The other important scouting variable was "elite defender," but only when it was combined with a more heady variable like A/T ratio. Basically, great defenders with some court awareness were much more likely to become good NBA players. This certainly helped Aaron Gordon, who is widely recognized as a great defensive player and is a very good passer, but who doesn’t rack of the steals and blocks in Arizona’s more conservative defense. One weakness of this system is it does rely on ESPN’s scouting. They did not call Gordon a high IQ player, if they did, I ran an alternate version of him and he would be at the top of the class.
Speaking of Gordon, another statistic that helps him is his age. Age is important in any model, because players tend to get exponentially better (or at least the good ones do) in their late teens and early 20s. This shouldn’t be a surprise to anyone, but it really helps Gordon, who is the youngest player in the draft and who doesn’t turn 19 until September.
I am happy to answer any questions in the comments. But to briefly run through the other important statistics, they were Assists per 40 combined with points per 40. This explains why guys like Ennis are lower in this projection. It rewards great passers who can also score. Although, going back to the scouting note from earlier, Ford did not call Ennis a high IQ player. This surprised me. But part of having a system is that I don’t get to randomly inject my opinion. However, an alternate Ennis I tested with the high IQ variable shot back up to the top 5.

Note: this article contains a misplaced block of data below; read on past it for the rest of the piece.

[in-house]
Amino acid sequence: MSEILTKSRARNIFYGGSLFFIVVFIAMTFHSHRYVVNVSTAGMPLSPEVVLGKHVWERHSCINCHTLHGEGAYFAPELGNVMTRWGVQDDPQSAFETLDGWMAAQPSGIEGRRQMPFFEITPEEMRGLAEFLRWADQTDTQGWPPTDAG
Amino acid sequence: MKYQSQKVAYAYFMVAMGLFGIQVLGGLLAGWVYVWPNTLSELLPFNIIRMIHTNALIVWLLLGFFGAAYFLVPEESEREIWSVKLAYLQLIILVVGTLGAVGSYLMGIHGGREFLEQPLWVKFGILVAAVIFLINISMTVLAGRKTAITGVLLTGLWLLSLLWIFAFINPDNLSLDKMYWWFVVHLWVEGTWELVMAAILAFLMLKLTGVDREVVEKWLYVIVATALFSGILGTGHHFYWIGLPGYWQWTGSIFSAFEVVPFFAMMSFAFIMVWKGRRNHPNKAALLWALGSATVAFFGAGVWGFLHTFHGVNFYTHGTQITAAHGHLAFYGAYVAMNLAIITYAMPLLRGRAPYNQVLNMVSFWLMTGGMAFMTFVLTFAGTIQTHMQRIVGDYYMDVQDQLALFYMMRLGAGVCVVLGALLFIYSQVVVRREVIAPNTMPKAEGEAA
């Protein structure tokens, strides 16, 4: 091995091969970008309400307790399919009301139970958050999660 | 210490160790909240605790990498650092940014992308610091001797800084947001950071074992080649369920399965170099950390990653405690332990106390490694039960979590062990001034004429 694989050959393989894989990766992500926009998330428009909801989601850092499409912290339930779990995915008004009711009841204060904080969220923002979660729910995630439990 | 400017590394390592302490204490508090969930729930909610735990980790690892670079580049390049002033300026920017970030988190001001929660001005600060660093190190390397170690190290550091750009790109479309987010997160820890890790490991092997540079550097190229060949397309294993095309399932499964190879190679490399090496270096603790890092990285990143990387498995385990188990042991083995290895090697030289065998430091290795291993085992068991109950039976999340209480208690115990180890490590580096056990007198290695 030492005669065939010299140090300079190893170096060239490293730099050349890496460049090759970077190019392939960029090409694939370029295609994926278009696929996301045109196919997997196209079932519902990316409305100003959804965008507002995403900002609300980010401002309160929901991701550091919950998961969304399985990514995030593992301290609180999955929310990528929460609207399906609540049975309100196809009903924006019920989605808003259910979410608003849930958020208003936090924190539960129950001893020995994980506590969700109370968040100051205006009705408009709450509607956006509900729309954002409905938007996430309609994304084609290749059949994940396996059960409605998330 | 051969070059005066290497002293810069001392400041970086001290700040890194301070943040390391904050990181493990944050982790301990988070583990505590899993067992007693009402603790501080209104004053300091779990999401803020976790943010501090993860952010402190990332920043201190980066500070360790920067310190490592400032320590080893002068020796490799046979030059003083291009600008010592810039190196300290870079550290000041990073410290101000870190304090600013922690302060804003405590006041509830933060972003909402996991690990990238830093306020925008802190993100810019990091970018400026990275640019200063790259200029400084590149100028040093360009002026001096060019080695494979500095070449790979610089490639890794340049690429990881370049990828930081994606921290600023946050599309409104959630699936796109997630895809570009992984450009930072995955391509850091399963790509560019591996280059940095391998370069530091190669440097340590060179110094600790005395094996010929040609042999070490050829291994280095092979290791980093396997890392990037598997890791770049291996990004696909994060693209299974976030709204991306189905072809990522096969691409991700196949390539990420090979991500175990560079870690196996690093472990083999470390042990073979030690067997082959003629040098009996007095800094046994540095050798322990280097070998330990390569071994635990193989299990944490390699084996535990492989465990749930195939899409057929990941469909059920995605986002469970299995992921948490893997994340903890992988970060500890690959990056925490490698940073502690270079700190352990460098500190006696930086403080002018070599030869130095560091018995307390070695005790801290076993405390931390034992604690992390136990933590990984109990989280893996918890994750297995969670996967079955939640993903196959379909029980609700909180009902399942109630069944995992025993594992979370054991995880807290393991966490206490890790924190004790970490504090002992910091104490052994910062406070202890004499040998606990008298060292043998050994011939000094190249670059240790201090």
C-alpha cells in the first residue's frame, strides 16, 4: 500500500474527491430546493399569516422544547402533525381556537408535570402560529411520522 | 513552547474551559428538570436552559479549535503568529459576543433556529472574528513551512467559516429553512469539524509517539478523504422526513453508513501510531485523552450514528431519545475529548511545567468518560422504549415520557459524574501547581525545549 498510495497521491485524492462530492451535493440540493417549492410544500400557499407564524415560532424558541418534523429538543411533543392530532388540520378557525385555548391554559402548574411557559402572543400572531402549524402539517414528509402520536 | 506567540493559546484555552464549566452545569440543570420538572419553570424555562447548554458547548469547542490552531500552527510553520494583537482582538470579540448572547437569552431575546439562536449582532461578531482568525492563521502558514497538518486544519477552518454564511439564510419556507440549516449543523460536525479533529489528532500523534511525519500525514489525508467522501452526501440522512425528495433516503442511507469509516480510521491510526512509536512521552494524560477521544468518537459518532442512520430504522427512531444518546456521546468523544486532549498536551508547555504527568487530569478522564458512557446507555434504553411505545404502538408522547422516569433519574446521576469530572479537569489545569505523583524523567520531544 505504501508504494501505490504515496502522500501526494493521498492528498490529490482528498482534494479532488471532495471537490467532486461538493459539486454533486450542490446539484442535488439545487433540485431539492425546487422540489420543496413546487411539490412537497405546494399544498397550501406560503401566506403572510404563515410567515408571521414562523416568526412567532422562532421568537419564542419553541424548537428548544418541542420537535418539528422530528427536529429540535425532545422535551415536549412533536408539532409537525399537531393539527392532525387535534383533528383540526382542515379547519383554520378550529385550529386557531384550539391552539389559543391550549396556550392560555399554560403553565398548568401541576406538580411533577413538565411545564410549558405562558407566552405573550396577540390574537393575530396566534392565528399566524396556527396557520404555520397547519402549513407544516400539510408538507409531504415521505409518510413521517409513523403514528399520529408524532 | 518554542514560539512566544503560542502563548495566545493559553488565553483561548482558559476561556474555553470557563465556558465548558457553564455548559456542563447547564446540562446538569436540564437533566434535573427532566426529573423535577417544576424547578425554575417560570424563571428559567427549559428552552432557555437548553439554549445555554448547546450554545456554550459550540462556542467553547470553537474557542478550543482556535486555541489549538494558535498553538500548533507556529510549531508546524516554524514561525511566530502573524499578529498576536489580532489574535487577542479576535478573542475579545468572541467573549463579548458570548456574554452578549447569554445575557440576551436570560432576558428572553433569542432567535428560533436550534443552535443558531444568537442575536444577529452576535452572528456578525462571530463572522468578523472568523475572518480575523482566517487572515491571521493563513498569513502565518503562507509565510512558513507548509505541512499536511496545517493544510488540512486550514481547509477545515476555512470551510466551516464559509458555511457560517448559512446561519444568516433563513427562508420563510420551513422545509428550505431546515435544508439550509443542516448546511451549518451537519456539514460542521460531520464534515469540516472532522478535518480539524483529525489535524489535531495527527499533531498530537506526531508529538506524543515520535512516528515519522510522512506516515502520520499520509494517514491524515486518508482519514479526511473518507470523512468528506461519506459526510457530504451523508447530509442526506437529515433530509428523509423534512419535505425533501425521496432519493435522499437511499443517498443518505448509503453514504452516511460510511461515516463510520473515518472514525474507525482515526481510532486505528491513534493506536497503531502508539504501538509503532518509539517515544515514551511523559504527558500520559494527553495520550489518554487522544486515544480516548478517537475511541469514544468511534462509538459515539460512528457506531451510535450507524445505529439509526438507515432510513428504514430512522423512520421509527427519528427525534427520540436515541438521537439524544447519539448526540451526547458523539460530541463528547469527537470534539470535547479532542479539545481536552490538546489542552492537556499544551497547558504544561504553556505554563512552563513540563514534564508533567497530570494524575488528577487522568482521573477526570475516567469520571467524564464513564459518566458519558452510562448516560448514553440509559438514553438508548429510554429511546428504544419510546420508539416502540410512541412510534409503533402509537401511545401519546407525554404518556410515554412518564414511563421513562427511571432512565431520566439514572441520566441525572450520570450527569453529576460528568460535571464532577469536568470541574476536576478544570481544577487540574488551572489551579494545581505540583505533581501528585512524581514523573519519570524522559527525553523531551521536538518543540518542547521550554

There were also a couple of meaningful statistics that were controlled for position. That may sound complicated, but essentially a metric like offensive rebounds per 40 is important regardless of what position a player plays (e.g. oboards are important for PGs and PFs). However, you can’t compare the number of oboards a PG gets to the number a PF gets. So you compare the player to his peer group. Once you are comparing apples to apples, then the statistic becomes very meaningful and leads to better results than if you are just comparing oboards across all players. There were also two important combination statistics that were controlled by position. The first was a combination of blocks, steals and points. And the second looked at turnovers by ended possessions (e.g. shots + assists + turnovers). So basically defensive ability combined with the ability to score on offense and how well a player took care of the ball.
Finally, in the alternate, model that was narrowly cut in favor of the more simple one, true shooting percentage, strength of schedule free throws attempted per field goal attempted and minutes player compared to others at that position (important as guards tend to play more minutes than bigs) were all important.
As a final comparison, here is my player ranking compared to a few other online models:
(Note: My rankings and VJL’s only have college prospects, the others include international)
I hope all of this is useful to the community, I look forward to the discussion below.
Update 1: Added in pictures since tables did not paste cleanly and the preview function wasn't working.
Update 2: Noticed my '10-'13 projections had gotten truncated so there was no Anthony Davis and some players who withdrew from the '13 draft were still listed. Both have been fixed.